Jamdat shareholder sues over proposed EA buyout
Acquisition halted over claims of undervaluing mobile game firm
A Jamdat shareholder has filed a class action lawsuit which seeks to prevent Electronic Arts from acquiring mobile games firm Jamdat, citing unfair terms and an undervaluing of the company's financial worth.
The acquisition agreement, announced last week, would be the biggest single consolidation move seen in the mobile gaming space to date as EA's mobile division merged with Jamdat.
Stocks in Jamdat soared by almost 19 per cent following the announcement last week, and some analysts have placed the offer as exceptionally richly valued. In one instance, analyst Anthony Gikas of Piper Jaffray said Electronic Arts' proposed price was USD 200 million too high.
One shareholder categorically disagrees with the analysts however, and has filed a lawsuit to prevent the closure of the deal, asking the courts to declare the acquisition agreement unlawful and unenforceable on the grounds of selling too low at rates preferential to Electronic Arts.
Elliott Fox, the shareholder at the centre of the new legal action, stated: "the proposed acquisition is the product of a hopelessly flawed process that was designed to ensure the sale of Jamdat to one buying group and one buying group only, on terms preferential to Electronic Arts."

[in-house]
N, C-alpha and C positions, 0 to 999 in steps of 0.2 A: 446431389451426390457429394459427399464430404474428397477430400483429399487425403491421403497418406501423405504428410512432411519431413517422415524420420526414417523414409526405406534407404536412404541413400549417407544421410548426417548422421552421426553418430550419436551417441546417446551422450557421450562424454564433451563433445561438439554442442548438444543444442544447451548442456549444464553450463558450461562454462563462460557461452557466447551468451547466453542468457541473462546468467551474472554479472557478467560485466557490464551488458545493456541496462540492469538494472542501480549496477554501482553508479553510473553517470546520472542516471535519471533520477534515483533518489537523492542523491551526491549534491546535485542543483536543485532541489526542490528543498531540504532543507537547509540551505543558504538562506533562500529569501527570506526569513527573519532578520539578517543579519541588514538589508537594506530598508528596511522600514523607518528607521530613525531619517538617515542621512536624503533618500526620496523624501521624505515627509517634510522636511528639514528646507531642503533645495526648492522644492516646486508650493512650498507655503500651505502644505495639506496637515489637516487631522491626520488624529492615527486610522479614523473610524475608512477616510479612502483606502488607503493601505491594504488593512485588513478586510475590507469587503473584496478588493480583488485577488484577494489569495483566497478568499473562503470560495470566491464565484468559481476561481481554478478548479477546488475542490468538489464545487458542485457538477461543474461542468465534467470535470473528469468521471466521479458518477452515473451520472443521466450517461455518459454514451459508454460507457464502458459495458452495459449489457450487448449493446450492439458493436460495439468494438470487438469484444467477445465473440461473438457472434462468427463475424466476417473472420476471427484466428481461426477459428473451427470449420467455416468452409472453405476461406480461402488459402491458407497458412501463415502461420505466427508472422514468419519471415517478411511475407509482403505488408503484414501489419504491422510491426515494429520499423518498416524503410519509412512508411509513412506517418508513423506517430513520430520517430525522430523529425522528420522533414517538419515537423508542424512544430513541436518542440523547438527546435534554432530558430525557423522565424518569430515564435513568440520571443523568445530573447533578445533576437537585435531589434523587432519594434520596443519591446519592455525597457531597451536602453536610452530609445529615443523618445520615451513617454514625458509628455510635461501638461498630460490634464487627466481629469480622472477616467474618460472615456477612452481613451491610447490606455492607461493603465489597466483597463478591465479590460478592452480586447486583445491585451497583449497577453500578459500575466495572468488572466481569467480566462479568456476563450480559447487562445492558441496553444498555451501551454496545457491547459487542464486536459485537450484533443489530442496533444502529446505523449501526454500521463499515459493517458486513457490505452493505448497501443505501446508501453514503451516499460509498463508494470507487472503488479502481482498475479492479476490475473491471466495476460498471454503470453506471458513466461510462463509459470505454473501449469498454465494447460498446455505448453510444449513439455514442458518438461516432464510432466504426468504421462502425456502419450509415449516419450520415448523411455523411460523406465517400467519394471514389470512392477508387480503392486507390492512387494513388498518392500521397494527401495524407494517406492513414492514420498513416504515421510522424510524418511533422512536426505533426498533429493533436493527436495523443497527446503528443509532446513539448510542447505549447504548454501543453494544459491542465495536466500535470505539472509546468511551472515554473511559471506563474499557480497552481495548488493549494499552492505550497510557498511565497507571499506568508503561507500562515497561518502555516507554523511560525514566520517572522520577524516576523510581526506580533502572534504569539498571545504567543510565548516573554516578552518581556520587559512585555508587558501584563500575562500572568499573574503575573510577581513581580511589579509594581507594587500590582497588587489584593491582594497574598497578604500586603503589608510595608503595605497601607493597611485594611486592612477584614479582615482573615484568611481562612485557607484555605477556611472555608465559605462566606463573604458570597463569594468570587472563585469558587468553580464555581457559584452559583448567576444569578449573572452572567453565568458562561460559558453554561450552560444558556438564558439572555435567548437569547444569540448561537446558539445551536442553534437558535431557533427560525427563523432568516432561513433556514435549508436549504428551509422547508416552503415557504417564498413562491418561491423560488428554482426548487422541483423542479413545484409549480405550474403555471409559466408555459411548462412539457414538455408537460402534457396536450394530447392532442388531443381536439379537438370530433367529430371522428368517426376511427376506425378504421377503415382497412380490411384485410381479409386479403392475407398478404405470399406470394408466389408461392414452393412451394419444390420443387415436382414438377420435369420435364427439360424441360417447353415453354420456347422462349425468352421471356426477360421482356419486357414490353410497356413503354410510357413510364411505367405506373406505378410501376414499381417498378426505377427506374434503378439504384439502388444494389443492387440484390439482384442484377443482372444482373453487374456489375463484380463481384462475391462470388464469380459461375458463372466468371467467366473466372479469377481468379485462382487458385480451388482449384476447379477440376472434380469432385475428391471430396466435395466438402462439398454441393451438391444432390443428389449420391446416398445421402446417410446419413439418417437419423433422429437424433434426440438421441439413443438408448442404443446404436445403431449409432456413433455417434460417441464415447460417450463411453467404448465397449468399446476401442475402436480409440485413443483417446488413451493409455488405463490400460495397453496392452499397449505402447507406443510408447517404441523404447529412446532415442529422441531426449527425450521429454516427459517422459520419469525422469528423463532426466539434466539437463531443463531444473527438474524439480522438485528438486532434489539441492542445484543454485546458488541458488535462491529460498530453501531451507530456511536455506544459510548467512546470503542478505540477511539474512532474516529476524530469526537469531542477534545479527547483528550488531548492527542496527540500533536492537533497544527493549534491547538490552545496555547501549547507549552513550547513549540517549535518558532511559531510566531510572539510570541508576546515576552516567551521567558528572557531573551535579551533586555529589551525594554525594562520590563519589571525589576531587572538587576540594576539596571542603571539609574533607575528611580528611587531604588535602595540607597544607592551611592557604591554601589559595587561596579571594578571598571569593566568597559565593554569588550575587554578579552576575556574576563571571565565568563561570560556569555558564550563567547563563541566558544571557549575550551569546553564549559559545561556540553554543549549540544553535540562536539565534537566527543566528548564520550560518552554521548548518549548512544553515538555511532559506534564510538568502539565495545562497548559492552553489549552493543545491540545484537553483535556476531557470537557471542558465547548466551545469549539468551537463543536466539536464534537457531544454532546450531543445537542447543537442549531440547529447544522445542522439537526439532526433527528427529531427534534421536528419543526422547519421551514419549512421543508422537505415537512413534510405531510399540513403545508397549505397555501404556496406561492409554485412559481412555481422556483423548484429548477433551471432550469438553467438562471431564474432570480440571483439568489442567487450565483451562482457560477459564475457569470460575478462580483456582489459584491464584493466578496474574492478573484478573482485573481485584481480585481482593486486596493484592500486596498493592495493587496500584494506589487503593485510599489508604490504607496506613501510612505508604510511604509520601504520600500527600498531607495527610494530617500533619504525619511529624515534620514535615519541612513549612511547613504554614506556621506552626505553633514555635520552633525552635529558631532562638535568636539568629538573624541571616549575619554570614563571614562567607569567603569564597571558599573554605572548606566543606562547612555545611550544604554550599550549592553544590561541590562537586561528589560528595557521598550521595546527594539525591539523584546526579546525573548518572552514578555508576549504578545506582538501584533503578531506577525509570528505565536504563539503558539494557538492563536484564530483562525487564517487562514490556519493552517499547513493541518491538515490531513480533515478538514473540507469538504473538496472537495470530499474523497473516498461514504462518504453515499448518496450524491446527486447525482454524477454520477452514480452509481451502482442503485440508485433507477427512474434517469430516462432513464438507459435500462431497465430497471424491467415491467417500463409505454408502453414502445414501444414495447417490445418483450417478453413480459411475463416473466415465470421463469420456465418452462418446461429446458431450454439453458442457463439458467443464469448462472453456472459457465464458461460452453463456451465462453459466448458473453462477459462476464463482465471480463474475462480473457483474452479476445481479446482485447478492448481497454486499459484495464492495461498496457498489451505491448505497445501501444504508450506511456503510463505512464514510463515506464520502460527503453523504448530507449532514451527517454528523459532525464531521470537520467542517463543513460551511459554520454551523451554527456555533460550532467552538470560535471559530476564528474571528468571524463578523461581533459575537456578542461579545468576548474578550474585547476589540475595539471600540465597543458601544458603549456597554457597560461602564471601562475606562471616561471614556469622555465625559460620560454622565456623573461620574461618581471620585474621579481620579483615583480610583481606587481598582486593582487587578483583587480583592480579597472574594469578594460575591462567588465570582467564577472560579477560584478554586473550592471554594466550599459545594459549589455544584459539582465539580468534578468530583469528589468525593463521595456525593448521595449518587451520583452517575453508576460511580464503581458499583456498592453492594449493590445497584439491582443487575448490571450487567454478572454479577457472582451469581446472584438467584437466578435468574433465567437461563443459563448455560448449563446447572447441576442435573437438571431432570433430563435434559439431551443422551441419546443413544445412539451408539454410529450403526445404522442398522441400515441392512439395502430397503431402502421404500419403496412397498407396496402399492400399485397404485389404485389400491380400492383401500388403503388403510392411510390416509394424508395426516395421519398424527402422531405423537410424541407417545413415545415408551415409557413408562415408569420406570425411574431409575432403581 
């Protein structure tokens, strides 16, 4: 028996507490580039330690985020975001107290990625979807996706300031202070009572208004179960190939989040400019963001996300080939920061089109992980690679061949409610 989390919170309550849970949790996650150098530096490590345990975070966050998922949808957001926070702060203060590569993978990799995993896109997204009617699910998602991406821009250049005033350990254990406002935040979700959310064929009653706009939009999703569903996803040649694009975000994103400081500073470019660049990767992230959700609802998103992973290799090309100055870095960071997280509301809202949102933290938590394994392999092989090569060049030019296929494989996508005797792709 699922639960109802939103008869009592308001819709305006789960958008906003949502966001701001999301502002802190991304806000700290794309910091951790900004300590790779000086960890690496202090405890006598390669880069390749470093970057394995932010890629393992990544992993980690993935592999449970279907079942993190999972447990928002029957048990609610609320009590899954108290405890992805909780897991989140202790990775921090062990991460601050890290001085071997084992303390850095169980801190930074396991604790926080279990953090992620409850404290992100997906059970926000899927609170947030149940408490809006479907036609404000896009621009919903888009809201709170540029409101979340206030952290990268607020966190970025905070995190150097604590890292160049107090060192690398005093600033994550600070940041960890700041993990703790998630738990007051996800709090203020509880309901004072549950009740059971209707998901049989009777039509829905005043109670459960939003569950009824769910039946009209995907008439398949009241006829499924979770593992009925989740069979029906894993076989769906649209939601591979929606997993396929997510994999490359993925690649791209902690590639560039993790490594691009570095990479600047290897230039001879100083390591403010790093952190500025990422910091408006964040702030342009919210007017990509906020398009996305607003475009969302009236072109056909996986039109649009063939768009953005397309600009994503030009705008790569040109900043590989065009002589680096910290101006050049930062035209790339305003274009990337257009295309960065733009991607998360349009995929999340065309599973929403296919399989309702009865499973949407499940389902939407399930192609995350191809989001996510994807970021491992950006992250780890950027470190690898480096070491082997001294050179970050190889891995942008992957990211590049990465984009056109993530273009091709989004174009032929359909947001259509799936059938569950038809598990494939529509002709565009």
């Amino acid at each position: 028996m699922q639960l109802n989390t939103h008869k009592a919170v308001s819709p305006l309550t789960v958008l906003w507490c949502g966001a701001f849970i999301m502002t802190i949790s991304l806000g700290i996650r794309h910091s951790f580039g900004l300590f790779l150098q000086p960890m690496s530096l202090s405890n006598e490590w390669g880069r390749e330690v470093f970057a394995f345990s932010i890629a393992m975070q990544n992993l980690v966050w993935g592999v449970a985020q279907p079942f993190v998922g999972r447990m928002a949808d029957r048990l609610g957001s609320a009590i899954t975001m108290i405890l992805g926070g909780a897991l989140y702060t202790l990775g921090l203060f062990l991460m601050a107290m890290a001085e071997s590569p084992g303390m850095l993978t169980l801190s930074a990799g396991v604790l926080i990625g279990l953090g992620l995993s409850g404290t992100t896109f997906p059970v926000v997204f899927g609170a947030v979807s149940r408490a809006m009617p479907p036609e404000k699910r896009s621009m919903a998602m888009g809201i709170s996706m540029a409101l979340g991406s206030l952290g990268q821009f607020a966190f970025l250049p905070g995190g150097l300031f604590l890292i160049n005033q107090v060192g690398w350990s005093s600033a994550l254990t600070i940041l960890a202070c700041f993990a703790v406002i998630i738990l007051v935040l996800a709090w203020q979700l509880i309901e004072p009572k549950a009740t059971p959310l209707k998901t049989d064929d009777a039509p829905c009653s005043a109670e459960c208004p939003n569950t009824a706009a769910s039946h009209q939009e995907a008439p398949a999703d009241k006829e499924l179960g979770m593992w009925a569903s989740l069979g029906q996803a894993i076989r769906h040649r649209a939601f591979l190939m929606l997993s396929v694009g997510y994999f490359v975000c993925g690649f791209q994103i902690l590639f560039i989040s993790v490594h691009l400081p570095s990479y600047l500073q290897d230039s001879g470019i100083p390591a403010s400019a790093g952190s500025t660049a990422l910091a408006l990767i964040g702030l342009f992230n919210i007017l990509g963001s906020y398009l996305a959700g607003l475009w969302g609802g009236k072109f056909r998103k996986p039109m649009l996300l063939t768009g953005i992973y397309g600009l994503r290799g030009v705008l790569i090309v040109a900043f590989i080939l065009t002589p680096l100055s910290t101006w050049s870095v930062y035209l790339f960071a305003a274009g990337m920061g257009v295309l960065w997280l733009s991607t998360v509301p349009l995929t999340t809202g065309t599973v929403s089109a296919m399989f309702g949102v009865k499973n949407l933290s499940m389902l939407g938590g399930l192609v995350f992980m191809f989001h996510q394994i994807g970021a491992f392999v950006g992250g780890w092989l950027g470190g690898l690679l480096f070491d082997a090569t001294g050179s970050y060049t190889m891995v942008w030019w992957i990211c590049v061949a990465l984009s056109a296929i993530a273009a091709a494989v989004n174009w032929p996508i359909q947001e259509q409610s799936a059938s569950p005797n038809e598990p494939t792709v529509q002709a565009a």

Fox argues that Jamdat directors failed to secure the highest price for the sale of the company, and is seeking to halt the new deal - which would mark the single largest acquisition in Electronic Arts' history.
Jamdat currently employs some 350 staff worldwide, and has enjoyed revenues of USD 202 million in its last quarter. The only mobile games company to have been floated on the stock market, shares in the firm had risen sharply following the acquisition announcement, closing at USD 26.65 yesterday afternoon.
EA plans to publish over 50 titles in the year following the acquisition, creating a powerful position in the mobile markets and mirroring the company's dominance in the traditional videogame space. The move would place EA in a much stronger market position than rival videogames publishers such as THQ and Ubisoft, who are also making inroads into the wireless gaming arena.